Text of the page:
By Michael GsovskiContributing Writer
One hundred sixty-eight pints. In gasoline, it’s about what you need to fill the tank of a Dodge Charger.
In blood, it’s enough to save 504 lives.
By any measure, Student Blood Services’ first major blood drive of the academic year was definitely significant. Organized by the group, which raises awareness of blood donations, and LifeSource, a Chicago-area blood donation service, the drive went from noon to 6 p.m. Nov. 8 and 9.
Reviewing the results of the drive, Student Blood Services co-president and Weinberg senior Maya Ragavan said, “I’m really glad Northwestern’s excited about this, and they realize how important blood drives are.”
The turnout was impressive. Over the two days of the drive, 206 people donated blood and 86 people entered the national bone marrow registry. According to Ragavan, it was on par with the group’s other drives. It hasn’t always been that way.
“Four years ago, we would not have had this kind of turnout,” she said.
She attributed the growth to better use of street flyers in raising awareness of SBS events and encouraging a greater degree of fraternity and sorority participation in the volunteer effort. The drive featured a competition within the Greek chapters to donate the most blood, with the winner promised a pizza party.
One fraternity had a much more direct link to the drive.
Lambda Phi Epsilon manned a minority bone marrow registry awareness booth on the ground floor of Norris, as part of a nationwide effort by the fraternity to increase minority bone marrow registration. The fraternity has been active on this issue since 1997, when a member at Stanford University needed a bone marrow transplant. Unable to obtain one, he has since passed away, but the commitment remains.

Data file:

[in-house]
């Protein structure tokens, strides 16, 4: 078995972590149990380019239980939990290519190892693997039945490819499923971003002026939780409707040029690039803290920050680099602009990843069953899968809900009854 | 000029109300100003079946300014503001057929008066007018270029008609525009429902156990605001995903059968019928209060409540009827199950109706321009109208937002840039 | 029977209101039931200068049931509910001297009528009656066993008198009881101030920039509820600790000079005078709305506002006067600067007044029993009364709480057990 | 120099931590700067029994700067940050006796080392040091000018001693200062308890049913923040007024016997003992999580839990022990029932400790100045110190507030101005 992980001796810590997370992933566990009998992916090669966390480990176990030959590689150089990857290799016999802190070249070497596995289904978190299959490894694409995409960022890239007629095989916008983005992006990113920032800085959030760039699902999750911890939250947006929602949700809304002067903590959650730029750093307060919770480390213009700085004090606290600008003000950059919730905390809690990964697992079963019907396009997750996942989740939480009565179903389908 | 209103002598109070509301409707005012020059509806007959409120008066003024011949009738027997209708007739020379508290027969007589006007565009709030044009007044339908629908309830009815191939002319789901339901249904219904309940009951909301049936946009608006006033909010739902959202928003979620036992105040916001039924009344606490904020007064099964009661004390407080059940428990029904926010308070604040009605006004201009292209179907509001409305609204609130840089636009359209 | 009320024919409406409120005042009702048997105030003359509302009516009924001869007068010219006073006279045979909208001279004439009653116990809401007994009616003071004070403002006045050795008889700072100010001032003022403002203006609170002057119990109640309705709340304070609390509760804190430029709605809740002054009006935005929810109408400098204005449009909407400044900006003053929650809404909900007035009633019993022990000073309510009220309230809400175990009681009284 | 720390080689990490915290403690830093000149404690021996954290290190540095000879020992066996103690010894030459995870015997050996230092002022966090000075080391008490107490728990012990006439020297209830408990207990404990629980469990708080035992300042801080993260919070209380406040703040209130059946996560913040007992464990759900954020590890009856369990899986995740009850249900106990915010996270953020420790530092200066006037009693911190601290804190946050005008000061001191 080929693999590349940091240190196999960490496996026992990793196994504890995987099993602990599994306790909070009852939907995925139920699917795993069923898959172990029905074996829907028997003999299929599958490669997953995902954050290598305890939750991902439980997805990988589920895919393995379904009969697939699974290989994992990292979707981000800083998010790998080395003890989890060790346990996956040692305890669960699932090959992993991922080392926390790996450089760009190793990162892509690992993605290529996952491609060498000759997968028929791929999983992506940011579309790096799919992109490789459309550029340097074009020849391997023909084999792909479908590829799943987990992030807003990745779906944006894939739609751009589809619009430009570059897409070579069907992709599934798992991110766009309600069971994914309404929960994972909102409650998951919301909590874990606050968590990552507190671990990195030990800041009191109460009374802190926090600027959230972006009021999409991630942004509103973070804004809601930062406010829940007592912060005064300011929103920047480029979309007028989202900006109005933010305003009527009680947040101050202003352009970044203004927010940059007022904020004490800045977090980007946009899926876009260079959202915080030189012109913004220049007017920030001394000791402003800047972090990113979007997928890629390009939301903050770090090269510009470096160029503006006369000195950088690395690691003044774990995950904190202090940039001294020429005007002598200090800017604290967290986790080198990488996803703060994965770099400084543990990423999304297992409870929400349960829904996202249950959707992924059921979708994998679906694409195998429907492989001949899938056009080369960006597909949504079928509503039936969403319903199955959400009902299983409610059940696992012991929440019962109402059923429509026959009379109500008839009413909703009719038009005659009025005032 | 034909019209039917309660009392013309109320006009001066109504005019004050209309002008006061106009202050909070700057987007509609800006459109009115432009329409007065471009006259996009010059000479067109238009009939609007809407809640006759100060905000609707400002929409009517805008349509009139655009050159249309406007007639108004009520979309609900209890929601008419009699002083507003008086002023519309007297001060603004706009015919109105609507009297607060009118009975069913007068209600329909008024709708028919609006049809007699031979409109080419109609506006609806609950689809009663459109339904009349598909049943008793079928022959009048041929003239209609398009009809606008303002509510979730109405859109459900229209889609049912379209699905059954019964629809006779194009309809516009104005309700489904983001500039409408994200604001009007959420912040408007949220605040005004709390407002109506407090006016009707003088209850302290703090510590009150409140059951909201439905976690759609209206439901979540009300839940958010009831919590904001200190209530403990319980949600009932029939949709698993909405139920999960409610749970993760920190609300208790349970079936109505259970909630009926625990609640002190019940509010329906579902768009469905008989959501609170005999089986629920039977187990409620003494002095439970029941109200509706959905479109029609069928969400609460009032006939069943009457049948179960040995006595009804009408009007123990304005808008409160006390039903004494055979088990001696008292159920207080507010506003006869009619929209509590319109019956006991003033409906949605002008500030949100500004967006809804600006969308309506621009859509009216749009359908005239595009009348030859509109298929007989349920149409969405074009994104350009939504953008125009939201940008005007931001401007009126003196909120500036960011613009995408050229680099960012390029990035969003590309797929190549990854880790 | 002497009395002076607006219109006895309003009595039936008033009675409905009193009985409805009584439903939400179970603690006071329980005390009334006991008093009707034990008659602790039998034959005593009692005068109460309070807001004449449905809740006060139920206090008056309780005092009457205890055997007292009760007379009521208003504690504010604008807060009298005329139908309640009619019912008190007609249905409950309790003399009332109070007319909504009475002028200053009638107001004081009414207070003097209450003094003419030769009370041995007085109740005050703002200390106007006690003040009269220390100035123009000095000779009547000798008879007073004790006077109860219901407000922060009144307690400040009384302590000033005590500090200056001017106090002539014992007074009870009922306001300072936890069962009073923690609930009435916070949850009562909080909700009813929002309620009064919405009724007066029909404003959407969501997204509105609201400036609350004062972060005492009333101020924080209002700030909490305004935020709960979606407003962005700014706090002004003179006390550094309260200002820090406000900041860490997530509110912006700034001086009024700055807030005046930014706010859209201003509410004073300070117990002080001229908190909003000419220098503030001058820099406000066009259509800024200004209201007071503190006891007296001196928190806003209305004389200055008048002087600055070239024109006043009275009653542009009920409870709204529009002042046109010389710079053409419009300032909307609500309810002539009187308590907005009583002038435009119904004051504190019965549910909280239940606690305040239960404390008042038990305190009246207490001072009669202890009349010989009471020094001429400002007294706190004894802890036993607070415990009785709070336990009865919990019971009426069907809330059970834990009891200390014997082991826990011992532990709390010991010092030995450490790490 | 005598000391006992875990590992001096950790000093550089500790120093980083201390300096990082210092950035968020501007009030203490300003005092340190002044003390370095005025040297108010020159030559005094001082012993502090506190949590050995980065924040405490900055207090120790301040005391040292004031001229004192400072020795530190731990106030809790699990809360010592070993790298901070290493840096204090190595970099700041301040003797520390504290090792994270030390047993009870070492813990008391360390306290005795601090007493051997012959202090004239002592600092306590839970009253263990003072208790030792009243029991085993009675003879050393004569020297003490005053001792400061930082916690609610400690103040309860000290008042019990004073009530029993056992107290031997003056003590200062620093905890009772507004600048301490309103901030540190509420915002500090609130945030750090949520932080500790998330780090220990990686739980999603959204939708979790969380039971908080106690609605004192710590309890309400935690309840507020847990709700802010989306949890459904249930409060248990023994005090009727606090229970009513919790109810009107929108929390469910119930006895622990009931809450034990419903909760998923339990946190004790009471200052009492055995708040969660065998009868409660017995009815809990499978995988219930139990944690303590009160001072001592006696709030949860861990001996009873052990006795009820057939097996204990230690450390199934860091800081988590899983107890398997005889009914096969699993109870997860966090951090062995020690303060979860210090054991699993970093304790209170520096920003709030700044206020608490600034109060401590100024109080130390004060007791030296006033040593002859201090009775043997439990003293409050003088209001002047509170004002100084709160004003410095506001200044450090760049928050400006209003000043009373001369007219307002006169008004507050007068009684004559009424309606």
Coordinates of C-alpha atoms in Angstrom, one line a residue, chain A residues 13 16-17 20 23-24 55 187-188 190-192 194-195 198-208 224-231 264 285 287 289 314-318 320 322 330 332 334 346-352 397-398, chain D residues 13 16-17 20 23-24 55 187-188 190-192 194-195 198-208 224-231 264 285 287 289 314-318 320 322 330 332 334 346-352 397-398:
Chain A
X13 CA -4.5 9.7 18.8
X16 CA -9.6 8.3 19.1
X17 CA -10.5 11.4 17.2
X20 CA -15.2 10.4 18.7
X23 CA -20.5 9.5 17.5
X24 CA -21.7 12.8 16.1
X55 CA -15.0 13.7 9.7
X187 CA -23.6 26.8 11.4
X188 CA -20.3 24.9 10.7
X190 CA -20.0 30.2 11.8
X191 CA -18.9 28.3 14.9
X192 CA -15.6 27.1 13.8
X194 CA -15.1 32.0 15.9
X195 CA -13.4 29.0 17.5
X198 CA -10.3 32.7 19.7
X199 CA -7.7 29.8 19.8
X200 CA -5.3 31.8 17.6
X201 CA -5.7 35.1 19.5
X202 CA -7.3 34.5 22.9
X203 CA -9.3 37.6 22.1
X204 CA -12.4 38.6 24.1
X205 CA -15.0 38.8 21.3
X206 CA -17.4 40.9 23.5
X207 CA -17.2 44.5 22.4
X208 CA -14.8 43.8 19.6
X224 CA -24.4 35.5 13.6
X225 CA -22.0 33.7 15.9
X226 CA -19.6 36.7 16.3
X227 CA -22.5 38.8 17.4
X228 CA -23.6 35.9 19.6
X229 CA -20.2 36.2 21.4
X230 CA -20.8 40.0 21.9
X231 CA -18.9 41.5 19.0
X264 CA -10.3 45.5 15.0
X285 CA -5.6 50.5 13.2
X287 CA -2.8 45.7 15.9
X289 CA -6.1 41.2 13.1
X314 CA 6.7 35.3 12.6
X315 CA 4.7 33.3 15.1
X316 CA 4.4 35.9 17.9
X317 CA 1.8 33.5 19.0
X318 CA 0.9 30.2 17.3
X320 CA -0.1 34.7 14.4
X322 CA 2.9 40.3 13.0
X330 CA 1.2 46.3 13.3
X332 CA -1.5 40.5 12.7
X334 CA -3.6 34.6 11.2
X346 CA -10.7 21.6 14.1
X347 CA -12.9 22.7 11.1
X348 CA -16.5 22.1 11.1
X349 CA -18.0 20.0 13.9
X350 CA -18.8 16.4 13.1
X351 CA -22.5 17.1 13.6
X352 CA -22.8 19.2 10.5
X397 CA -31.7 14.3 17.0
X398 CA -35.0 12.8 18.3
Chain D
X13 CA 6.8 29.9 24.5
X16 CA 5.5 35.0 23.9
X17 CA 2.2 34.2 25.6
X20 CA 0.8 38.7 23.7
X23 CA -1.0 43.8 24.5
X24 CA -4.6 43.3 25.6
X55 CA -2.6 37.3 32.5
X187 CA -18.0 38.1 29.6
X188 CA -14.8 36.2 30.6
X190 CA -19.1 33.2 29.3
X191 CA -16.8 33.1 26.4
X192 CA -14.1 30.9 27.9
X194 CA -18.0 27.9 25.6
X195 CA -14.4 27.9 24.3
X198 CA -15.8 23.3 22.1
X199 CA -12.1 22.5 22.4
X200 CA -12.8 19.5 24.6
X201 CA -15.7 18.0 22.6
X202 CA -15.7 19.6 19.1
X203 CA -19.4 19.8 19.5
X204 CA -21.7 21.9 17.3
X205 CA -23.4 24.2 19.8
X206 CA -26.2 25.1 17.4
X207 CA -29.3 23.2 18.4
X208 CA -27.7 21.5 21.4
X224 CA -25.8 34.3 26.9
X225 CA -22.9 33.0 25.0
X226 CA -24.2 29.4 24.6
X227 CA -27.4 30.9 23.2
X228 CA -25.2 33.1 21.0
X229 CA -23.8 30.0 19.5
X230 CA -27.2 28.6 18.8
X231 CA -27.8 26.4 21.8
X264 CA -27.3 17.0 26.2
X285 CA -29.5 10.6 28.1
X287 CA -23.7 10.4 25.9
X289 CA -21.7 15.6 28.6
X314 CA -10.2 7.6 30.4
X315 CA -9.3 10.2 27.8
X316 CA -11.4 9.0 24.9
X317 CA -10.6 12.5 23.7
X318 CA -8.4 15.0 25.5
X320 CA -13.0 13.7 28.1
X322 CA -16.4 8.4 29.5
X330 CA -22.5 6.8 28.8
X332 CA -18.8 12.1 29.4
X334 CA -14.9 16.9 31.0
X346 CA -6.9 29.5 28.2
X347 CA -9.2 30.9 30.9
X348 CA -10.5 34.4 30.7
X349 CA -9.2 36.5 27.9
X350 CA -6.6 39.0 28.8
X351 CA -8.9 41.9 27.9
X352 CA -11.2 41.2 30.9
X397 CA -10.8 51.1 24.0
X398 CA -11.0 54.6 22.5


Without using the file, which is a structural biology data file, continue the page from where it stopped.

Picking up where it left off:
“It’s definitely a good cause for any minority,” said Chris Chen, a McCormick sophomore. “Only 25 percent of the registry is minorities, so the more minorities register, the more people will potentially get a second chance at life.”
For all the talk of blood and life, the atmosphere inside the Louis room was generally relaxed. Donors said they felt good about the time spent but tended not to dwell on it.
Sara Abadi, a Medill sophomore, said it was “a simple everyday thing that anyone can do,” and McCormick freshman Kevin Kalisz said his reason for being there was, “Somebody told me to do it. Some dude from math.”
But taking a pint of blood out of someone who’s using it doesn’t always go smoothly.
“It was good except for when I almost passed out in the beginning,” said Mohanned El-Natour, a McCormick sophomore, of his experience.
A few other students also experienced problems, ranging from feelings of extreme heat to a complete loss of consciousness by one student on Wednesday. But most students who participated reported little to no trouble with the process.
And with less than 10 percent of all eligible U.S. donors giving blood, every drop of their blood will count.
“Donate when you can,” said Jay Bruins, Weinberg senior and repeat blood donor, “because you never know when somebody will need it.”
Reach Michael Gsovski at [email protected]